Bastardy in Sixteenth-Century French Legal Doctrine and Practice

Matthew Gerber

in Bastards

Published in print February 2012 | ISBN: 9780199755370
Published online May 2012 | e-ISBN: 9780199932603 | DOI:
Bastardy in Sixteenth-Century French Legal Doctrine and Practice

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  • Early Modern History (1500 to 1700)


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Defining as “bastard” any child born outside of legitimate marriage, sixteenth-century French jurists alleged that all such offspring were tainted with a mark of criminal unworthiness stemming from their illicit origins. This mark, rather than uncertain paternity, was the basis for their exclusion from both paternal and maternal inheritance. Jurists grounded this doctrine on diverse elements of “French law”—a concept originating in this period—particularly the droit de bâtardise, the right of the king to confiscate the estates of extramarital offspring who died without legitimate descendants. The doctrine helped to protect lineal interests, complementing the contemporaneous efforts of the royal courts to assure parental control over marriage choice through the assertion of appellate jurisdiction over disputed nuptials. In spite of the doctrine, children born of parents free to marry continued to inherit from their mothers under the terms of Roman law in the south-eastern province of Dauphiné.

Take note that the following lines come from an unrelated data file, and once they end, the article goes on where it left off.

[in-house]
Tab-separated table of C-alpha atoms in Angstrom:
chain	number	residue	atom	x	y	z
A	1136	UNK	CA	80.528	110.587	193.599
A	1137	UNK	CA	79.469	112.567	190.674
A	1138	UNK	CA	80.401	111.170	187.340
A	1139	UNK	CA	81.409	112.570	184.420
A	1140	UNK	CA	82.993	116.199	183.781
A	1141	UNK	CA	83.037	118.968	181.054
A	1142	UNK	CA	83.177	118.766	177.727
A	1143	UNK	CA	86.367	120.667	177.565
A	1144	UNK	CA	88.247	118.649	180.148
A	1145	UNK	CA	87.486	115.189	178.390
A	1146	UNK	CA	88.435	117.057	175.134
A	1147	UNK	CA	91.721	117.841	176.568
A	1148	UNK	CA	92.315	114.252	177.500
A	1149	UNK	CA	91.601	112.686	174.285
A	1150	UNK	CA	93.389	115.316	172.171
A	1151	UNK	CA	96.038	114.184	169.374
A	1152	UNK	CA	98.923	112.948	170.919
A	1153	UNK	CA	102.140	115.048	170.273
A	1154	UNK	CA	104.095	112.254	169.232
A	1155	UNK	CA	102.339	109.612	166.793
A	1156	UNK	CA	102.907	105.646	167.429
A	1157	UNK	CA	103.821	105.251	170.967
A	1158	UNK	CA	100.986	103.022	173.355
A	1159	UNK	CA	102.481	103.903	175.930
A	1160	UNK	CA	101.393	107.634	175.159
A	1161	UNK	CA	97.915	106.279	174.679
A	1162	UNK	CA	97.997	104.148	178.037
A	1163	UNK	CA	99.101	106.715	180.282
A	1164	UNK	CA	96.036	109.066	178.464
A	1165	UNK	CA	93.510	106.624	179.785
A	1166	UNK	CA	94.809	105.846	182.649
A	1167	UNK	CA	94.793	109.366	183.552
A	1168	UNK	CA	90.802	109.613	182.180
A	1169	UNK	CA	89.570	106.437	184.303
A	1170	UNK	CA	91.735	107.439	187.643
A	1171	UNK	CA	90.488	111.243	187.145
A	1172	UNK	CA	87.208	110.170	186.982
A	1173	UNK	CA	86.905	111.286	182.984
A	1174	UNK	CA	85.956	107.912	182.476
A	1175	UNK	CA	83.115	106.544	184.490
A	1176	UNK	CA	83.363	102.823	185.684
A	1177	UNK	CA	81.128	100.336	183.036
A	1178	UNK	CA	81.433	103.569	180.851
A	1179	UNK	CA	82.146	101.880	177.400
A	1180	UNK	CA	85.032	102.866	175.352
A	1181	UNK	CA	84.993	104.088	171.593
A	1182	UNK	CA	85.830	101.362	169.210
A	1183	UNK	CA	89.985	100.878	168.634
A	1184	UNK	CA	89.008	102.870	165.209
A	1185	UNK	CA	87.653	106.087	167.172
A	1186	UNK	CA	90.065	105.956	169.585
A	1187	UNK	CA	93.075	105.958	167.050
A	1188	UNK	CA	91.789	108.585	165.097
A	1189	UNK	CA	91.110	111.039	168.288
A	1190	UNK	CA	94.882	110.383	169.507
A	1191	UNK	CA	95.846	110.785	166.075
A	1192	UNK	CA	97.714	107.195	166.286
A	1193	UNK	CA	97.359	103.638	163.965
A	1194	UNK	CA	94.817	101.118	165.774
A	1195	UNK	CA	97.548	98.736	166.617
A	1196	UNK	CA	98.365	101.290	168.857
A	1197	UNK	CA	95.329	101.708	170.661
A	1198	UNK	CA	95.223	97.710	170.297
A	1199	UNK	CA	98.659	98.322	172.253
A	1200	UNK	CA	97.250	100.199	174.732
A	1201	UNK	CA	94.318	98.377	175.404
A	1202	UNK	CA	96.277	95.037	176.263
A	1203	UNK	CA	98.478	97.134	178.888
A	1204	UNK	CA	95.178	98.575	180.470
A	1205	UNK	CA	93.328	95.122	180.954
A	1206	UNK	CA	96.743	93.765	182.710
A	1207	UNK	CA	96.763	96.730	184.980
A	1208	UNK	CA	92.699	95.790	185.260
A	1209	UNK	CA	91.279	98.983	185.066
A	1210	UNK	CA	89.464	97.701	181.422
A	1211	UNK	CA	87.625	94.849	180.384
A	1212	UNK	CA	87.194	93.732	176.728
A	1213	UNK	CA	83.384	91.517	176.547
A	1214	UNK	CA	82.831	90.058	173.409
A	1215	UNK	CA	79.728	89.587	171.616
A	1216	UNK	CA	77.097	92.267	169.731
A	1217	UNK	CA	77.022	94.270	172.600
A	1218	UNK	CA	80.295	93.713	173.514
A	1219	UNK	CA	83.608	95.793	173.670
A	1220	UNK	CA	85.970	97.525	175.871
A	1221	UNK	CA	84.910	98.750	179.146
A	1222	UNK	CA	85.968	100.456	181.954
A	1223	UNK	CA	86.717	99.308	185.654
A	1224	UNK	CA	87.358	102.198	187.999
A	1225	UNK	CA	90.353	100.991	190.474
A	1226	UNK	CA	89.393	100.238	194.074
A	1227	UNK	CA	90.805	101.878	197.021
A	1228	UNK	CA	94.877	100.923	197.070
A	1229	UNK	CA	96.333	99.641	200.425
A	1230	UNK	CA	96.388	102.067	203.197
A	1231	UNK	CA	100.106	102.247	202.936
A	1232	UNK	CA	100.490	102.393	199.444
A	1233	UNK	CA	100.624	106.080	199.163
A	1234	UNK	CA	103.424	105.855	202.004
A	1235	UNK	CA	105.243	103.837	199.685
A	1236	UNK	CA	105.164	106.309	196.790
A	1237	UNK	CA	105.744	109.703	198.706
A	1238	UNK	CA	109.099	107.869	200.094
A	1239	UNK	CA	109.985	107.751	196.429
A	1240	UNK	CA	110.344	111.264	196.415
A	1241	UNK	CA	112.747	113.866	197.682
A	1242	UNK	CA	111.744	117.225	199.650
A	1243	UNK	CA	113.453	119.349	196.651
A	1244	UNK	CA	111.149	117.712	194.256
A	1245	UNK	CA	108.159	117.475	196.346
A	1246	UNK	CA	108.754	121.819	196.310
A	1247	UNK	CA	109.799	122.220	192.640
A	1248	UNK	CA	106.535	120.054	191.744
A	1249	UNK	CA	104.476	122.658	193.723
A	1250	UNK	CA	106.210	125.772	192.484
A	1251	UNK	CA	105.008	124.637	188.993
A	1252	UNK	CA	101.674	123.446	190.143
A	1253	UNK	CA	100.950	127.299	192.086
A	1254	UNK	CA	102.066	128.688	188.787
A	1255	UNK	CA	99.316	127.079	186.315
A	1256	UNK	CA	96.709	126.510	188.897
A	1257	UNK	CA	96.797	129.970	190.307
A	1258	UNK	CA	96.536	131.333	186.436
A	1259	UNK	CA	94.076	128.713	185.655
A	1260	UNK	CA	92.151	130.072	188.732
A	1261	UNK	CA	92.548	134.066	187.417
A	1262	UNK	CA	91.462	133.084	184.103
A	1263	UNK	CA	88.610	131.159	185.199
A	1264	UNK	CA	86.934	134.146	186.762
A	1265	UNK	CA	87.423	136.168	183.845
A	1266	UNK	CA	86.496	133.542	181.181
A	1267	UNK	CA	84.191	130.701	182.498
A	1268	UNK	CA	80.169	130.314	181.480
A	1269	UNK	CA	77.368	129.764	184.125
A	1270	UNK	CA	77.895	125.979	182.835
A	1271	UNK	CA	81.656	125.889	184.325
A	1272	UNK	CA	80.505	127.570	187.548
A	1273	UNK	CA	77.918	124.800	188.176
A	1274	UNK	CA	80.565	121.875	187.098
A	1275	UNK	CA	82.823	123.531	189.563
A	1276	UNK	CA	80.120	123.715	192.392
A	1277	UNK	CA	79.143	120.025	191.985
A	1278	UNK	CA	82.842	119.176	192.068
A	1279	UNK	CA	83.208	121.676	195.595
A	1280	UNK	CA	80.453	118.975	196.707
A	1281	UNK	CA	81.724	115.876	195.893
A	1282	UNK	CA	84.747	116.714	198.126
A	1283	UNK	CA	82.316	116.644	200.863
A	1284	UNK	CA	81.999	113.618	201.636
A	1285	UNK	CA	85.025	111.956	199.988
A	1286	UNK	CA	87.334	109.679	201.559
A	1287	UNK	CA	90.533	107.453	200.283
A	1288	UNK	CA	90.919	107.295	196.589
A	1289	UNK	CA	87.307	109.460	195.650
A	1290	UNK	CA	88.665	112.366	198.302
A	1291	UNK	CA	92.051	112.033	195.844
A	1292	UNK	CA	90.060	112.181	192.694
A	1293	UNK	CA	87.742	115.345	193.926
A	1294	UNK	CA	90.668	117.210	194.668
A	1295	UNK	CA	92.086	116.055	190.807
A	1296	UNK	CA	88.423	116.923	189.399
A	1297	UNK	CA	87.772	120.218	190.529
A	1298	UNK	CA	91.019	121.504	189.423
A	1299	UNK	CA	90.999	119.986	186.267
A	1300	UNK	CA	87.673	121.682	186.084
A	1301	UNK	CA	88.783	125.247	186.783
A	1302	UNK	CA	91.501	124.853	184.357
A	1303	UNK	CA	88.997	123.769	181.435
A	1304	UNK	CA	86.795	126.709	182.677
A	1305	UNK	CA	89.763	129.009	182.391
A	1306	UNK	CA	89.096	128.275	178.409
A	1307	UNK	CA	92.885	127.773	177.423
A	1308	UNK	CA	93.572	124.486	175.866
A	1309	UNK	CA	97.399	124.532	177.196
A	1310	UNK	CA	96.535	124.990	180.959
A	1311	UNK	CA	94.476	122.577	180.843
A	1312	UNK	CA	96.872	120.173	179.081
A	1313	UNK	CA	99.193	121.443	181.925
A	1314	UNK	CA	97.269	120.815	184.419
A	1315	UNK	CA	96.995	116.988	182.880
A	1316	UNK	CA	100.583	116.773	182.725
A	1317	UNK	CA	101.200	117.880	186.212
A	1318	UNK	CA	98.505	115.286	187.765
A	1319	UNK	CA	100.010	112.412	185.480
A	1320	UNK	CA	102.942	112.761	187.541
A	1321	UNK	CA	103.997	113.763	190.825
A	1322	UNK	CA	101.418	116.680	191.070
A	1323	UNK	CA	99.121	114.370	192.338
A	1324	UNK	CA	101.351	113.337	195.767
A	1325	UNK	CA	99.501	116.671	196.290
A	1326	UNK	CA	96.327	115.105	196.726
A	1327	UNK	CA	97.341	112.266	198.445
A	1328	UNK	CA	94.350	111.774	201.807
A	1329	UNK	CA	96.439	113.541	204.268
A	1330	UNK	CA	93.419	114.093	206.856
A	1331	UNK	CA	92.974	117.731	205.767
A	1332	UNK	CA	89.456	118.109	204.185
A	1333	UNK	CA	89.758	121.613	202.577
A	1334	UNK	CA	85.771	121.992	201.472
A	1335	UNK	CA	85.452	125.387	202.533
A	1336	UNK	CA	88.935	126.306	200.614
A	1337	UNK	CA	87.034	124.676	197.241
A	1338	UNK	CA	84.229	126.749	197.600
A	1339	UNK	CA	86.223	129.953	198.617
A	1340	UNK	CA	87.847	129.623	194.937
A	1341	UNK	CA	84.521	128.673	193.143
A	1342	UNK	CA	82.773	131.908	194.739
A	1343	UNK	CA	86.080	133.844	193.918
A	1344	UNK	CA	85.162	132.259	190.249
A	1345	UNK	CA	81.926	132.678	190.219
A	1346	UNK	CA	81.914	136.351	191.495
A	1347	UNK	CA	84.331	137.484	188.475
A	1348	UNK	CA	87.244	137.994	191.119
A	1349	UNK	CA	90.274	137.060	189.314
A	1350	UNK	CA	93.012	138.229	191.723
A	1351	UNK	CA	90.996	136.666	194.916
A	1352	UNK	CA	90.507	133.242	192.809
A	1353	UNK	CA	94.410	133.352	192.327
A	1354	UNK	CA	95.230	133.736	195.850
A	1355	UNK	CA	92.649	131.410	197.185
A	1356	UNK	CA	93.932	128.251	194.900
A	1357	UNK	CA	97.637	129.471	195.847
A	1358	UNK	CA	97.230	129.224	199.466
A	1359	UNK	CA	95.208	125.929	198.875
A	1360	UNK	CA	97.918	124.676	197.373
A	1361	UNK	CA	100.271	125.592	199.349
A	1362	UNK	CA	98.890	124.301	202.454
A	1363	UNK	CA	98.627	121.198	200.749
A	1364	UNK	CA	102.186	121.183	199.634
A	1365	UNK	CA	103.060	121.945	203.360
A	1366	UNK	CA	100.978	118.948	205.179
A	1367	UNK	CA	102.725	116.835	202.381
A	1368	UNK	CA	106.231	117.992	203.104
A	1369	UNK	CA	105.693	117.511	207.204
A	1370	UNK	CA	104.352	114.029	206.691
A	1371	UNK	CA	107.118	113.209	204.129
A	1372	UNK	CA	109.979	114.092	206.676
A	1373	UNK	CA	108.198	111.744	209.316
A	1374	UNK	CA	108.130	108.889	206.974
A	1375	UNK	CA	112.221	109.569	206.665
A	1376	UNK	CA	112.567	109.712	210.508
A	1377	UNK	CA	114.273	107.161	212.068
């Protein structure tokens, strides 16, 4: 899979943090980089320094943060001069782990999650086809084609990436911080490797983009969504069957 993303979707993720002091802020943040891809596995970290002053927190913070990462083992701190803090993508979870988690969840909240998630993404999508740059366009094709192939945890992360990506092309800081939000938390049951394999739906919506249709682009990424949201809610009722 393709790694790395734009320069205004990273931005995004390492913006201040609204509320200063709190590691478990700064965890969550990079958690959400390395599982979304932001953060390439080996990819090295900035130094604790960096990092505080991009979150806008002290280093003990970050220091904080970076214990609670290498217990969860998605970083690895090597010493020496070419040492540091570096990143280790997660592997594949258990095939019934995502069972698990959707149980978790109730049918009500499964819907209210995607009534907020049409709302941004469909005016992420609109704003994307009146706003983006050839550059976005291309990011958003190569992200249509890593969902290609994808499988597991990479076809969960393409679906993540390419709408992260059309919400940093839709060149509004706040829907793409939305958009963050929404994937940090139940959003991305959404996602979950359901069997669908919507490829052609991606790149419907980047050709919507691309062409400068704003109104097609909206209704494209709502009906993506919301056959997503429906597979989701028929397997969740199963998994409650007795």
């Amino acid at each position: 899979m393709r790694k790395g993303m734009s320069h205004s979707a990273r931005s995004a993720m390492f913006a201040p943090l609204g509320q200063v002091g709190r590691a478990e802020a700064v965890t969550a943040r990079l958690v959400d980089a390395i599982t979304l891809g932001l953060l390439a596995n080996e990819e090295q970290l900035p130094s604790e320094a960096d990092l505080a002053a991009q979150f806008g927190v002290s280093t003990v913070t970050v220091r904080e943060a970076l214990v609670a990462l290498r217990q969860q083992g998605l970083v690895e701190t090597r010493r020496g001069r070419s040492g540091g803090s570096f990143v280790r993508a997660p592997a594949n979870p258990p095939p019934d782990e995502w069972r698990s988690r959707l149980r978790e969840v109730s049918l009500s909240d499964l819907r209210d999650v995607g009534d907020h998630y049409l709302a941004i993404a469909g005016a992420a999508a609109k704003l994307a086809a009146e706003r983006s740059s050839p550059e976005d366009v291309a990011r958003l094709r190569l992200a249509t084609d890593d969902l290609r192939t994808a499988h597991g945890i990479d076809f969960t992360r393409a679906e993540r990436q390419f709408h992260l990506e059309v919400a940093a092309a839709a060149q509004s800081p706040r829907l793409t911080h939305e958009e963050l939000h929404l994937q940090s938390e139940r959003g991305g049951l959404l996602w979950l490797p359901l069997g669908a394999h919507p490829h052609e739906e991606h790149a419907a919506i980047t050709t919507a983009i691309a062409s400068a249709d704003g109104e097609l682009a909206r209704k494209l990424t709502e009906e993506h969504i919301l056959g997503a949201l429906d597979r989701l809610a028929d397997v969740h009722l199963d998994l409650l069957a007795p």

Keywords: bastard; droit de bâtardise; French law; inheritance; marriage; customary law provinces; written law provinces; jurisprudence des arrêts; canon law; roman law

Chapter.  13383 words. 

Subjects: Early Modern History (1500 to 1700)

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